Yeast Explores the Brewery

(1) The History and Geography of the Brewery

Yeast “Old Well, can you tell me today what kind of place Daishichi’s town, Nihonmatsu, is?
Old Well “To the west of Nihonmatsu lies Mt Adatara, and to the east are the Abukuma mountains. Right in the middle flows the river Abukuma from north to south. We are located a little to the north of the center of the Nakadori area of Fukushima prefecture. Nihonmatsu is very hilly, when you look down from the top of the hills the town lies like a miniature garden at your feet.”
Yeast “It must be cold in winter.”
Old Well “But it’s not a basin, so relative to the cold there is little snow. We have a typical inland climate with a large difference in temperature between day and night in summer.”
Yeast “The many thunderstorms are a bit frightening.”
Old Well “This type of climate is a condition for good rice cultivation. And it also fits well to sake brewing.”
Yeast “When did the Ohta family start brewing sake? I hear they came from the old Ise province?”
Old Well “According to tradition, when Lord Niwa moved to Nihonmatsu castle (1643), three Ohta brothers followed him all the way to Nihonmatsu from Tamaru in Ise. The brothers brought an Amida trinity with them, and divided the three Buddha statues over the three families for worship. The Ohta family was descended from the main line of the Seiwa Genji clan, and Ichizaemon, the eldest son, served as minister in the Tanakura domain. But after he came to Nihonmatsu, he switched from being a samurai to a merchant, and started brewing sake.”
Yeast “I see. Why was that?”
Old Well “The new town at the foot of the castle was very lively. He must have opted to assist the castle lord by economic activities, as a purveyor to the castle.”
Yeast “Are those brothers the ancestors of Daishichi?”
Old Well “Not so fast. The second and third brother took up sake brewing under the brand name of Seshuya. Their father was our great ancestor Shigekata Ohta, who died in 1647. He was succeeded as family head by the second son, Chozaemon Ohta. And the third son was Saburobe.”
Yeast “Did they brew sake together?”
Old Well “No. Chozaemon’s family brewed sake under the brand name ‘Tanikaze’ and they also produced miso and soy sauce, becoming the top merchant family in the domain. And Saburobe prospered while brewing sake under the brand name ‘Kintoki.’”
Yeast “Which one is the ancestor of Daishichi?”
Old Well “That is Saburouemon Yoshichika, who became independent from the Saburobe line and set up the Daishichi Sake Brewery in Takeda. That was in 1752, when he was 32 years of age.”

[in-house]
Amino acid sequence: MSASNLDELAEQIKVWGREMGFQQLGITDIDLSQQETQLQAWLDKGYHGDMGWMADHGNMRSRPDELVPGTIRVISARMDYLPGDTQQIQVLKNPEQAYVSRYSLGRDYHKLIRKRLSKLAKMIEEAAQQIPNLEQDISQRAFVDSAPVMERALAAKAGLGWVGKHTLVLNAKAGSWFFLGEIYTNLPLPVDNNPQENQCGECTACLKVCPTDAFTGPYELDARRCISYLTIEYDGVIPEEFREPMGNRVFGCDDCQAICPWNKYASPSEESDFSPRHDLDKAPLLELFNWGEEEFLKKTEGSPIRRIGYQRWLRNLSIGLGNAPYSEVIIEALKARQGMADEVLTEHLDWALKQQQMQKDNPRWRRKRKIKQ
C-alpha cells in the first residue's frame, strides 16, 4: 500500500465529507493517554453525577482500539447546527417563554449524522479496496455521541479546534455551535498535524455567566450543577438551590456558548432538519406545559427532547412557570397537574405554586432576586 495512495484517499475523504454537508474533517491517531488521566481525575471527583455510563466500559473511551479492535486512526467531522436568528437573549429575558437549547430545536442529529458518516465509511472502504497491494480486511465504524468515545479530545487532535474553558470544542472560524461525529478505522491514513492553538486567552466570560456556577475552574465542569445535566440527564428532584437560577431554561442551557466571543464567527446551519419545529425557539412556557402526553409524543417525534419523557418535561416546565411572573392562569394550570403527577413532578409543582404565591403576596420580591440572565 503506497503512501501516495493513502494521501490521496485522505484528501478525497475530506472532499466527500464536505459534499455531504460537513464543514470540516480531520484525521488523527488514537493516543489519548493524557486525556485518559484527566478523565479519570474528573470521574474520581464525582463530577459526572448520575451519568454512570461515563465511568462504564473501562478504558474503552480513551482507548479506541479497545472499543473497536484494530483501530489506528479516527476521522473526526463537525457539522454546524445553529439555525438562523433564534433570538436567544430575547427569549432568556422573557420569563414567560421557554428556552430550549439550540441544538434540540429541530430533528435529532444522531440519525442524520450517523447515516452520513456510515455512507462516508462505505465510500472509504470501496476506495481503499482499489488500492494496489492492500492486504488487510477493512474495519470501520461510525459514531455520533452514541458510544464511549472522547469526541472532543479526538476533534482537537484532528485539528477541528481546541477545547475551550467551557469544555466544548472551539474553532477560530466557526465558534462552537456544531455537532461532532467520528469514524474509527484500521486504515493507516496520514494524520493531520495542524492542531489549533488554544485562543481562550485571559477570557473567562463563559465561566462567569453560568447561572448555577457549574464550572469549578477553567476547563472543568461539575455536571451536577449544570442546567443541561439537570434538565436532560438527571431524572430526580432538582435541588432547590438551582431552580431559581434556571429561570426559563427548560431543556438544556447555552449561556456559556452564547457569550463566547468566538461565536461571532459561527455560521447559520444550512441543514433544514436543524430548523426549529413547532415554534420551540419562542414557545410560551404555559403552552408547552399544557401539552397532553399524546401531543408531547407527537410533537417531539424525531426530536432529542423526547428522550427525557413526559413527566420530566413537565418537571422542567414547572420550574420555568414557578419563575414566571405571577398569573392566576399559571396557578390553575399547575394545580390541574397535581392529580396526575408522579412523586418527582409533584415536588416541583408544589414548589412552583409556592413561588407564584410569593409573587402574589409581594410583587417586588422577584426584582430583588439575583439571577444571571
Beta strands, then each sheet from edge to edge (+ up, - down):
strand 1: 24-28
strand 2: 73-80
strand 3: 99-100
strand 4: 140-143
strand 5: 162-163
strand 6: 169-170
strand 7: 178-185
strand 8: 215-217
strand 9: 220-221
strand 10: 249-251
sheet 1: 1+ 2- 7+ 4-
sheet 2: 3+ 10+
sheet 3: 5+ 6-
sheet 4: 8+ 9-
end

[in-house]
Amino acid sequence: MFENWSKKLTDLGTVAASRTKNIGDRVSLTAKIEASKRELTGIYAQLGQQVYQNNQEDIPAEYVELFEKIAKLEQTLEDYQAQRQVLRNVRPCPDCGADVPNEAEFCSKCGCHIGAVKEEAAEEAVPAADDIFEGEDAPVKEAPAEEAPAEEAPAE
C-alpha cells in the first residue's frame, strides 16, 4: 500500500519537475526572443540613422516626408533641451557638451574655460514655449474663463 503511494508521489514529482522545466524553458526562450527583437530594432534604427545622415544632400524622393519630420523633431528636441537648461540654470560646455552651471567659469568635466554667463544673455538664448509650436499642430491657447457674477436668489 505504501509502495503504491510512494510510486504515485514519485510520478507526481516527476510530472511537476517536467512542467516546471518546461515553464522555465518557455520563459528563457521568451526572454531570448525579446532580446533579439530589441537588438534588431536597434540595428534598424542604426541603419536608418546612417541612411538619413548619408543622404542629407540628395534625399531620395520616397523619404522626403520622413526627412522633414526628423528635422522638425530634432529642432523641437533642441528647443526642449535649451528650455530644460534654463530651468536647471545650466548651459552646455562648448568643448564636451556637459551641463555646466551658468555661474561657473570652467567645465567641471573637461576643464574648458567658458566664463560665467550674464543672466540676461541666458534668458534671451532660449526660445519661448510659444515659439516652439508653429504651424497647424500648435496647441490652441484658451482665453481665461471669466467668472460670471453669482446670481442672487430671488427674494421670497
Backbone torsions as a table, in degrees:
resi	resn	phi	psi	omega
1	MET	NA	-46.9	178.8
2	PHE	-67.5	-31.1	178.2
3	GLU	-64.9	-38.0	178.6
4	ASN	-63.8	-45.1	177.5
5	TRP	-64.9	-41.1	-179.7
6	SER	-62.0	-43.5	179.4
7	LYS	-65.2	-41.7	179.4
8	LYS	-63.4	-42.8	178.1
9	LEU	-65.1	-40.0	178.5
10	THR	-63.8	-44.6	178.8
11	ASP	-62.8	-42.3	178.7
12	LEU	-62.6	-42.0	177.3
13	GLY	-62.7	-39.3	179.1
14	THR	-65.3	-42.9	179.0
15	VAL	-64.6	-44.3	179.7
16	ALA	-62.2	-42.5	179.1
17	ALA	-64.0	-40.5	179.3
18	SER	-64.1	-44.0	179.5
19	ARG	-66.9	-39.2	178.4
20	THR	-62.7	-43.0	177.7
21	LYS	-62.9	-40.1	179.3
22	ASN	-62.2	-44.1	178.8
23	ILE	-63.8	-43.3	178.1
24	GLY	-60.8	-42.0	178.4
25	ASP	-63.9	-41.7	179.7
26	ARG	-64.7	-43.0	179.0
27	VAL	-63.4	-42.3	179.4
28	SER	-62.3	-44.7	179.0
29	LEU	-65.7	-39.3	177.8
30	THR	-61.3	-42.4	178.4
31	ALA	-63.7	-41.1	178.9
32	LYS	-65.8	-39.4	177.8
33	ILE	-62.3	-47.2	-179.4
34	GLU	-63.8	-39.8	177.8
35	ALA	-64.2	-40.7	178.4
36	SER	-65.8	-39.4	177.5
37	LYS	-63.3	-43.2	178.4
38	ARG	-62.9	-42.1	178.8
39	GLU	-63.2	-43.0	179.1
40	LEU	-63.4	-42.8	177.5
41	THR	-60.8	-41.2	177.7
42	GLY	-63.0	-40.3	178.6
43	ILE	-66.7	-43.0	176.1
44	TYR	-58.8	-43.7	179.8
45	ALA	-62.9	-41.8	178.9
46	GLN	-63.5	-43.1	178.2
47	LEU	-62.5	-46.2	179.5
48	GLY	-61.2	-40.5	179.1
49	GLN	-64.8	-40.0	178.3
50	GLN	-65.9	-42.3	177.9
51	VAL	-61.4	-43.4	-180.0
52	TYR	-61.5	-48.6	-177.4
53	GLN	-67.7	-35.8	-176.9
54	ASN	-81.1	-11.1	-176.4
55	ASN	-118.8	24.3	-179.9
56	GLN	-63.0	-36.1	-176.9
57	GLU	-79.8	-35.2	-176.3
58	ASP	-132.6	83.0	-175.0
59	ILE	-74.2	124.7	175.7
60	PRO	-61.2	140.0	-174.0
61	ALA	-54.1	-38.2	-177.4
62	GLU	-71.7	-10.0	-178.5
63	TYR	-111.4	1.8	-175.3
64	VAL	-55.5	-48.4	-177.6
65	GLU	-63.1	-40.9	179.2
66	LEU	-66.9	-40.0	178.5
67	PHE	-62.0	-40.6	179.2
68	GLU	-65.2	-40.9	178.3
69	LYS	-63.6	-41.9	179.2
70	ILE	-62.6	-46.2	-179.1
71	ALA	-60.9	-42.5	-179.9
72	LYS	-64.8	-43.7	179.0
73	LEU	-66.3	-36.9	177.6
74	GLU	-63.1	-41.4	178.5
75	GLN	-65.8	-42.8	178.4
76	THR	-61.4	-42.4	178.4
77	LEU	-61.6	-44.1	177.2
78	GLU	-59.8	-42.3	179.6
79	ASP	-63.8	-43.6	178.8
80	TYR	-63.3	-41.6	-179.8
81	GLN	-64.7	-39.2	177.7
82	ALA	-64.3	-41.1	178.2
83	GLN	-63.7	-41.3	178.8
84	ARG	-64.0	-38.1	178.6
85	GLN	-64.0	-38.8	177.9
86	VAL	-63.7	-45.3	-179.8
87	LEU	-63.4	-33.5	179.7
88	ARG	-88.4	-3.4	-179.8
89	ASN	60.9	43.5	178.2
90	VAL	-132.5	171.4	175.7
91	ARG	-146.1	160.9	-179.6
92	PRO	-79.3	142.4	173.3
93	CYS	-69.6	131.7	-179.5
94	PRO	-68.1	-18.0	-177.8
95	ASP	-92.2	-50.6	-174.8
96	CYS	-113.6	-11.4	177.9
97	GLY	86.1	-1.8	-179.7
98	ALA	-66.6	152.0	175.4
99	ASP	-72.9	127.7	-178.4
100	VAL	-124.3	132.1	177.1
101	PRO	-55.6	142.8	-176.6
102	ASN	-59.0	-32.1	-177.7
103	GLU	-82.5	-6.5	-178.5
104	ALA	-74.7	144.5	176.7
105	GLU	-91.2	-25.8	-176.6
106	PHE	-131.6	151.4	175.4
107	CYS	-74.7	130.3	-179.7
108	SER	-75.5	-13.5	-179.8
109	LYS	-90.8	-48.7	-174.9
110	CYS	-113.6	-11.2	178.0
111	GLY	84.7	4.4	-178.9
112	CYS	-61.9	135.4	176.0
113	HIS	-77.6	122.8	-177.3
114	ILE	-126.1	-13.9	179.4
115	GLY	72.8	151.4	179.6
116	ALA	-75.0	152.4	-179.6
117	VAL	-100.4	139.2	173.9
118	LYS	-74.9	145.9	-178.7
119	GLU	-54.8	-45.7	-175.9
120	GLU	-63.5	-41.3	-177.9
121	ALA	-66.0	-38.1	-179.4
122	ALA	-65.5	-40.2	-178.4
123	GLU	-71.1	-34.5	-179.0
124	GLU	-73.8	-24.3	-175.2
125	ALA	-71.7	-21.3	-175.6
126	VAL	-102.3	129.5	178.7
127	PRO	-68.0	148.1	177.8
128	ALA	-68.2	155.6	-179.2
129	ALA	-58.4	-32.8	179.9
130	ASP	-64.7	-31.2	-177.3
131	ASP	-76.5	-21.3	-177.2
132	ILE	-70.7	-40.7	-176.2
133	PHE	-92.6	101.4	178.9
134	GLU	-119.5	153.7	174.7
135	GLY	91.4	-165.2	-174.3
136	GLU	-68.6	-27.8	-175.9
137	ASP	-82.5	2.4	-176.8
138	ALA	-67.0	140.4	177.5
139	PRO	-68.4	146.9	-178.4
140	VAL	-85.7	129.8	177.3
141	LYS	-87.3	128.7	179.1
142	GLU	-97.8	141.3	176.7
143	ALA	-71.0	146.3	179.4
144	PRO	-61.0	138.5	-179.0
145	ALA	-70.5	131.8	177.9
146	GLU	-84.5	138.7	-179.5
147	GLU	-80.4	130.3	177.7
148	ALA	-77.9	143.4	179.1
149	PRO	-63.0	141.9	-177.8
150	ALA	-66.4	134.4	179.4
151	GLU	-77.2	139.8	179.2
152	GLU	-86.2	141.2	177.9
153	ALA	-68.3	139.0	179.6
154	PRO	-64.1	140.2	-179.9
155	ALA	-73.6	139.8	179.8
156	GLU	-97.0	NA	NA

Yeast “After that, from the third head the hereditary name Shichiuemon was adopted.”
Old Well “You’re well informed. Daishichi underwent a great development at the time of the 4th Shichiuemon in the late Edo period. At the time of a big fire he took speedy measures, and from the castle lord he received the gift of a quince tree.”
Yeast “That quince tree had been hit by lightning and was split in two. The 4th Generation believed that it was a protection against lightning as the same tree is never hit twice. The quince tree is still growing beautifully in Daishichi’s courtyard.”
Old Well “There are many other things to tell… especially the time of the 8th Shichiuemon was important. In 1917 when the 7th Generation suddenly died, he left Asaka Middle School at age 15 to become family head.”
Yeast “Was he only 15?”
Old Well “Yes. So he visited well-known breweries in Nada and in Akita to study sake brewing. In various ways this was a turning point. He laid the foundation for the modern Daishichi Sake Brewery.”
Yeast “Until this point the brand name had been Oyama, but that was changed into Daishichi by borrowing the “shichi” (seven) from the name “Shichiuemon.”
Old Well “Precisely. At the end of the Meiji period the convenient sokujomoto method was discovered, but the 8th Generation preserved the kimoto tradition because he wanted to follow his own ideals in sake brewing.”
Yeast “In 1938 he won the first prize at the 16th Japan Sake Awards, becoming the number one sake in the country.”
Old Well “Daishichi’s fame spread to the whole of Japan.”
Yeast “The preference for kimoto is today the great distinctive point of Daishichi. Old Well, let’s continue our efforts also from now on!”